The official opening of the university was conducted by Queen Elizabeth II. The namesake is British sea captain James Cook, best known for being the first European to explore the eastern coast of Australia. A year after JCU's proclamation, Cyclone Althea struck the Townsville region. This, together with the destruction caused by Cyclone Tracy in Darwin 1974, prompted the establishment of a cyclone research facility; the Cyclone Testing Station started out as a small project of Professor Hugh Trollope and began its operations on 1 November 1977 as James Cook Cyclone Structural Testing Station. The Cyclone Testing Station operates as a self funded unit of the College of Science and Engineering, serves as an advising member to the Australian Standards committee in areas of structural design wind actions. On 1 January 1982, JCU amalgamated with The Townsville College of Advanced Education located adjacent to the main campus in Douglas; the university established a presence in Cairns in 1987 and moved to its current location in the suburb of Smithfield in 1995.

On 1 January 1991, the School of Art and Design of the Townsville College of TAFE was transferred to JCU. The current name of James Cook University became official on 1 January 1998. In 2003 the University opened an international campus in Singapore; the university further expanded its presence by establishing another campus in Brisbane, Queensland in 2006. JCU Singapore moved campuses in February 2015; the Hon. Tony Abbott MP, Prime Minister of Australia opened the new JCU Singapore campus at 149 Sims Drive on 28 June 2015; as a corporate body, James Cook University bears arms comprising four main elements – shield, crest and motto. The University motto is Cresente Luce, which means light increasing; this motto was first proposed by Professor Frederick Walter Robinson, professor of English at the University of Queensland, in 1962 for the University College of Townsville. The university college was established as a college of the University of Queensland. Adopted in 1963, the motto remained unchanged after James Cook University of North Queensland was established and incorporated in April 1970, became James Cook University.

James Cook University operates three main campuses, located in the tropical cities of Cairns and Townsville in Australia, the international city of Singapore. Russo Higher Education delivers JCU courses at its Brisbane centre on behalf of the University; the University operates study centres in Mackay, Mount Isa and Thursday Island. These study centres provide programs and support for students living in remote areas; the Cairns Campus of James Cook University is located 15 kilometres north of the Cairns central business district, in the suburb of Smithfield. JCU moved to this location from its original inner-city site in 1995. Located on the campus grounds are Queensland Tropical Health Alliance facilities, Australian Tropical Herbarium, the Australian Tropical Forest Institute, JCU Dental, The Cairns Institute. Over 4,000 students study at JCU Cairns, including about 385 international students. JCU's Townsville campus is the University’s largest campus and is located on 386 hectares in the suburb of Douglas, near the army base and the lee of Mount Stuart.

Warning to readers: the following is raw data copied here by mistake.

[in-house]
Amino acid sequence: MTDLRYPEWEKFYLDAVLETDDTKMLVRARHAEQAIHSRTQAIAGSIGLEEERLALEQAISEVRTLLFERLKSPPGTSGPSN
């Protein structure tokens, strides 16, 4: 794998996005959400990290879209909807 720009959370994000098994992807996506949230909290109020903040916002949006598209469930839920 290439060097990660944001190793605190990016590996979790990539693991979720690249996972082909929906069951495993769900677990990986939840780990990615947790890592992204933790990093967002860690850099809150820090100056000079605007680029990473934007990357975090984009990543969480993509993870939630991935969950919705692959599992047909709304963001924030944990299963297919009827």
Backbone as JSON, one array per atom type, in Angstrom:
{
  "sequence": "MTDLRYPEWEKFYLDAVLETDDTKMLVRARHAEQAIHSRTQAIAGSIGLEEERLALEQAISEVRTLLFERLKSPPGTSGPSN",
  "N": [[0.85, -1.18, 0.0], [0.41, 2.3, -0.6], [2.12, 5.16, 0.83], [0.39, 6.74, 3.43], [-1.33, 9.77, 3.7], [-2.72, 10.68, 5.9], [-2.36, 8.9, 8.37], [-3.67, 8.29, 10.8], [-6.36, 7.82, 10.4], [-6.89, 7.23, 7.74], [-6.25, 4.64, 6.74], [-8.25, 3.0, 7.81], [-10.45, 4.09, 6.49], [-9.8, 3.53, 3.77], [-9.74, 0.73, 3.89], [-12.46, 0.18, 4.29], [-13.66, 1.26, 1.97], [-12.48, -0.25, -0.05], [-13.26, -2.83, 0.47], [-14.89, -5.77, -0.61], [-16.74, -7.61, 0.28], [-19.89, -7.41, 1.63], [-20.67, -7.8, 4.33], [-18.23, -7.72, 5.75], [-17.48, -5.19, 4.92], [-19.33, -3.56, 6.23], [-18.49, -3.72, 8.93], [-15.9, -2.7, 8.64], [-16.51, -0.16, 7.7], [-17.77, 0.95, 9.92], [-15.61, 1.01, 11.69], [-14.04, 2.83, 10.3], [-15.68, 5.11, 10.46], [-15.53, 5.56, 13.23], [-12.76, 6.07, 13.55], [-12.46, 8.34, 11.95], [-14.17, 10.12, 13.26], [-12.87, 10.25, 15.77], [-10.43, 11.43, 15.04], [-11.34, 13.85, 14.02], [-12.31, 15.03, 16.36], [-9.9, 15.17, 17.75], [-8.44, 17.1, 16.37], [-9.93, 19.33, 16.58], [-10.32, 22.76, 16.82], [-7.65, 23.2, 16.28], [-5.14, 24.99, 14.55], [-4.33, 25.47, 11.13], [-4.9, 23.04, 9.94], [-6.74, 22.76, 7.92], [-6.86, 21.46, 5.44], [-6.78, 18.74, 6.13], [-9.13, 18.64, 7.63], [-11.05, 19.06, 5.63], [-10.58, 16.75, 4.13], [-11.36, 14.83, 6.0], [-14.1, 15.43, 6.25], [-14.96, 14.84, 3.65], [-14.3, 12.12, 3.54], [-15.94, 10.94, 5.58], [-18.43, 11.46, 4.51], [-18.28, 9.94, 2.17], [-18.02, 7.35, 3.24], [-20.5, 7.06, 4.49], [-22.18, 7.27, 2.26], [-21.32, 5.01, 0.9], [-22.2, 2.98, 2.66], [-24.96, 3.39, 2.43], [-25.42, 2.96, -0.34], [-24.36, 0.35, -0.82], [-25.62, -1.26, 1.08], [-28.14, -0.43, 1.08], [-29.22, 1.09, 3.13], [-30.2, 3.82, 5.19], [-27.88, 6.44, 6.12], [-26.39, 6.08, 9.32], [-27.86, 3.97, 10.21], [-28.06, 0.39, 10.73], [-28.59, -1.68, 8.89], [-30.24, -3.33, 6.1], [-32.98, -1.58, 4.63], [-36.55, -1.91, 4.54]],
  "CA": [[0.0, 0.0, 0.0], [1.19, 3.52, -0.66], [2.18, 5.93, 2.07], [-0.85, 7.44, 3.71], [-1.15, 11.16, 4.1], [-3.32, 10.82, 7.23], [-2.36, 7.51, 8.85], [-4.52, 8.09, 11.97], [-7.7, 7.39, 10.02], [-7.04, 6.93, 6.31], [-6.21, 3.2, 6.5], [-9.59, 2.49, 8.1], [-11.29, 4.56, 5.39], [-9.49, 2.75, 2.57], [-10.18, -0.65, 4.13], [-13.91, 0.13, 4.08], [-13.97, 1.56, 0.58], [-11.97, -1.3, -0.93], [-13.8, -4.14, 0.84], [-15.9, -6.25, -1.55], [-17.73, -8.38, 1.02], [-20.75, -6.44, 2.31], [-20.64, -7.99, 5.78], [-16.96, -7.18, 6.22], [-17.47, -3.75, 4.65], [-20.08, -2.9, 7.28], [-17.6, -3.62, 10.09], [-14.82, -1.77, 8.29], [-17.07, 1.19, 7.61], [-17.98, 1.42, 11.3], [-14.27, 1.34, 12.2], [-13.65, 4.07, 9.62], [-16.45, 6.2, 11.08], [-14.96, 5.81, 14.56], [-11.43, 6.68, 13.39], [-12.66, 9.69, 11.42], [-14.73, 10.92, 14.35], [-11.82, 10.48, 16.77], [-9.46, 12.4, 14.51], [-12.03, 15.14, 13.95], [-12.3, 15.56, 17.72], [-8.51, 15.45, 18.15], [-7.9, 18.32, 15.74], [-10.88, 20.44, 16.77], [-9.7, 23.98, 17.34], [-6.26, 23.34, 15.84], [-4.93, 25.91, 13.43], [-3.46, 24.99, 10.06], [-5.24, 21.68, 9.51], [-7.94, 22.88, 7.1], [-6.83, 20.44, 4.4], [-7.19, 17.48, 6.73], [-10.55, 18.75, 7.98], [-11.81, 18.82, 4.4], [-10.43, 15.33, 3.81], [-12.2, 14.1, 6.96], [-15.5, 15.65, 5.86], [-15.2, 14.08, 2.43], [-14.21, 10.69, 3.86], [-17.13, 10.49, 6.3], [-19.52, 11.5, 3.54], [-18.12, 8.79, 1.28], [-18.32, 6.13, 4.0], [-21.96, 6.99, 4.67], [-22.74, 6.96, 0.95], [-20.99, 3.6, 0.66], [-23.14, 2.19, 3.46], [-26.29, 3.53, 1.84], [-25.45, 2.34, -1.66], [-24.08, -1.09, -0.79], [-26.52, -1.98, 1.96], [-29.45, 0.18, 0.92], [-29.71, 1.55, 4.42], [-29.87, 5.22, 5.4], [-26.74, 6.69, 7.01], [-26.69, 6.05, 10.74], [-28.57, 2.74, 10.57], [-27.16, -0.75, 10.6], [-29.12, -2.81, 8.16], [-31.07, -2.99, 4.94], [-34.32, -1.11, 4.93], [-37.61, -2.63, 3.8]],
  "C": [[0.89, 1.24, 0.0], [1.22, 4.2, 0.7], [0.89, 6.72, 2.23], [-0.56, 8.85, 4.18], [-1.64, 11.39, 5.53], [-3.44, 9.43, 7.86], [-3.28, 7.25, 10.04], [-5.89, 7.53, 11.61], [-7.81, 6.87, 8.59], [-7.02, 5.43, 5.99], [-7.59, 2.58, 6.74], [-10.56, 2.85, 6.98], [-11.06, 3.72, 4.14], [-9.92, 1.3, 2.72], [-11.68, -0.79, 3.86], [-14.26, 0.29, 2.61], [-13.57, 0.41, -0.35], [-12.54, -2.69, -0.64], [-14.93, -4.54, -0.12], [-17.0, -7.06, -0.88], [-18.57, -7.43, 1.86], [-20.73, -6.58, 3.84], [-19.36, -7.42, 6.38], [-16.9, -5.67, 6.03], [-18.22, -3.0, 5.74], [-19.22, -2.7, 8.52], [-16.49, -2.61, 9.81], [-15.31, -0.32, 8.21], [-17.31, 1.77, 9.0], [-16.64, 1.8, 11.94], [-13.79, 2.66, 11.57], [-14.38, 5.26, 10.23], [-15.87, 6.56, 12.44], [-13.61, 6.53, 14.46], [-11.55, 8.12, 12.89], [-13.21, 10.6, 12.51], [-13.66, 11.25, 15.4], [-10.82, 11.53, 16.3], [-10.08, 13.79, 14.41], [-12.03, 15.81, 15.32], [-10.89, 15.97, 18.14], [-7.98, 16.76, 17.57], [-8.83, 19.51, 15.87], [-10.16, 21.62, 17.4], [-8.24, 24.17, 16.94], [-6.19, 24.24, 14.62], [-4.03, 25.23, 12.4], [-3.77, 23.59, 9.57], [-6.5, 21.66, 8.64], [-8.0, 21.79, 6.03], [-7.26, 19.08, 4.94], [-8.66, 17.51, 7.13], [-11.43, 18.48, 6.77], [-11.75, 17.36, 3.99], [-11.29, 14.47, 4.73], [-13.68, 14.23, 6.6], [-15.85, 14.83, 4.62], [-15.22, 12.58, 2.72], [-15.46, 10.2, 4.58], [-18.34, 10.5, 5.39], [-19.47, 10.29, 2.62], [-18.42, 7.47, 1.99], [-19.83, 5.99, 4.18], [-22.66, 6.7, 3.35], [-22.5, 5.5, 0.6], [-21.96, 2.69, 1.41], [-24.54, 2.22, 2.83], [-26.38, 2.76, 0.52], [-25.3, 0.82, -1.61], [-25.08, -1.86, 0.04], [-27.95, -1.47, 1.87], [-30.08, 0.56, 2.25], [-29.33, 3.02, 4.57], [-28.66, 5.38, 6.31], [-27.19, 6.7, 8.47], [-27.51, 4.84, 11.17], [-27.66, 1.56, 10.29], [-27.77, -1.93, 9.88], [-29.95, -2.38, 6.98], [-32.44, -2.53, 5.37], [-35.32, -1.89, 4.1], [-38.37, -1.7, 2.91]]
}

Over 13,000 students study including over 1,100 international students. Adjacent to the university is the Townsville Hospital and Tropical North Queensland Institute of TAFE. Located in the suburb of Pimlico, the University moved to its current site in 1967; the Discovery Rise project was announced in September 2007. The $1 billion project is aimed at redeveloping the University's Townsville campus; the project was completed in 2015. A second campus, JCU Townsville City, opened in 2015 and is located in Townsville's CBD; the campus delivers a diverse range of progressive facilities and services for the university and community organisations. James Cook University's Singapore campus was opened in 2003. In February 2015, James Cook University Singapore relocated to a new campus at 149 Sims Drive, ceasing operations at its previous campus on Upper Thomson Road, where it had been operating since July 2008. In 2018 there were over 3,000 students studying with JCU Singapore. Courses offered include business, information technology, environmental science, tourism and hospitality, to international and domestic students.

All degrees awarded are accredited by JCU

Tony Sutton (cricketer)

Michael Antony Sutton played first-class cricket for Oxford University in 1946 and 1947 and appeared in a single first-class match for Somerset in 1948, playing against Oxford University. He was born at Dorset. CricketArchive lists him as "Tony Sutton" and this is confirmed in a book published in 2018 that includes material from interviews with him, his death was announced in The Times on 2 July 2019. Sutton was educated at Worcester College, Oxford; as a cricketer he was a right-arm off-spin bowler. In the 1946 season, he was the most economical of Oxford's regular bowlers, with 31 wickets at an average of 22.93 runs each. The best bowling figures of his career came in the match against Leicestershire when he took five second innings wickets for 63 runs, his only five-wicket return, he took three wickets in the 1946 University match against Cambridge. Sutton played for the Oxford University side again in 10 matches in 1947 but his bowling was less effective and the English-born Canadian off-spin bowler Basil Robinson was preferred in the team for the 1947 University match.

In 1948 he played his one first-class match for Somerset and in 1954 he played once in the Minor Counties for Devon as well as in two other minor matches. Tony Sutton at ESPNcricinfo